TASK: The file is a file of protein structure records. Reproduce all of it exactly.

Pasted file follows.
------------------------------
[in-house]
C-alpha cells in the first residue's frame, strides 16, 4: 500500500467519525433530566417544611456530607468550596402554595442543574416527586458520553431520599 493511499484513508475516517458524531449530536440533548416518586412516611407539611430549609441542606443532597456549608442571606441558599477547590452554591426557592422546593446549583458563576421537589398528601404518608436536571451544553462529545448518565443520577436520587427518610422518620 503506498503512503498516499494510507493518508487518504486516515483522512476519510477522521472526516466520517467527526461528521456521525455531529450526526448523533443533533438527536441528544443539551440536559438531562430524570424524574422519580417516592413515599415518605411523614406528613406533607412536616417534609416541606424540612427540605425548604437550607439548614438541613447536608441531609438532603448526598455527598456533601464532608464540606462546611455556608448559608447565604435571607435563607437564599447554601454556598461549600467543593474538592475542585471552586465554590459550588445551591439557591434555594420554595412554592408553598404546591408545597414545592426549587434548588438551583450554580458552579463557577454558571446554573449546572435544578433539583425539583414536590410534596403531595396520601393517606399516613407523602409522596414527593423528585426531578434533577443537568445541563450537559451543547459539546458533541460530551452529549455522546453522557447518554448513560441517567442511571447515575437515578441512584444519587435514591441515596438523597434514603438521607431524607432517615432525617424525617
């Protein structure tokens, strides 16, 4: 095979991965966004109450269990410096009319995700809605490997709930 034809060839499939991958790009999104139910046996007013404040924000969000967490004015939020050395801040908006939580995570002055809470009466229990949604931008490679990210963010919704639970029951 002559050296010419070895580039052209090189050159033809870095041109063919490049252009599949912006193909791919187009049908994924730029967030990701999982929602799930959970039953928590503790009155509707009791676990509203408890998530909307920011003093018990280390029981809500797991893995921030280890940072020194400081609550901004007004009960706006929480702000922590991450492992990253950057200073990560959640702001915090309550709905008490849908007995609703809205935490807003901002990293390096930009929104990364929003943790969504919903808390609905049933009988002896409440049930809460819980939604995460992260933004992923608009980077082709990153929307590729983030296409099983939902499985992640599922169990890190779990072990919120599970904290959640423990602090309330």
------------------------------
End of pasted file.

[in-house]
C-alpha cells in the first residue's frame, strides 16, 4: 500500500467519525433530566417544611456530607468550596402554595442543574416527586458520553431520599 493511499484513508475516517458524531449530536440533548416518586412516611407539611430549609441542606443532597456549608442571606441558599477547590452554591426557592422546593446549583458563576421537589398528601404518608436536571451544553462529545448518565443520577436520587427518610422518620 503506498503512503498516499494510507493518508487518504486516515483522512476519510477522521472526516466520517467527526461528521456521525455531529450526526448523533443533533438527536441528544443539551440536559438531562430524570424524574422519580417516592413515599415518605411523614406528613406533607412536616417534609416541606424540612427540605425548604437550607439548614438541613447536608441531609438532603448526598455527598456533601464532608464540606462546611455556608448559608447565604435571607435563607437564599447554601454556598461549600467543593474538592475542585471552586465554590459550588445551591439557591434555594420554595412554592408553598404546591408545597414545592426549587434548588438551583450554580458552579463557577454558571446554573449546572435544578433539583425539583414536590410534596403531595396520601393517606399516613407523602409522596414527593423528585426531578434533577443537568445541563450537559451543547459539546458533541460530551452529549455522546453522557447518554448513560441517567442511571447515575437515578441512584444519587435514591441515596438523597434514603438521607431524607432517615432525617424525617
């Protein structure tokens, strides 16, 4: 095979991965966004109450269990410096009319995700809605490997709930 034809060839499939991958790009999104139910046996007013404040924000969000967490004015939020050395801040908006939580995570002055809470009466229990949604931008490679990210963010919704639970029951 002559050296010419070895580039052209090189050159033809870095041109063919490049252009599949912006193909791919187009049908994924730029967030990701999982929602799930959970039953928590503790009155509707009791676990509203408890998530909307920011003093018990280390029981809500797991893995921030280890940072020194400081609550901004007004009960706006929480702000922590991450492992990253950057200073990560959640702001915090309550709905008490849908007995609703809205935490807003901002990293390096930009929104990364929003943790969504919903808390609905049933009988002896409440049930809460819980939604995460992260933004992923608009980077082709990153929307590729983030296409099983939902499985992640599922169990890190779990072990919120599970904290959640423990602090309330």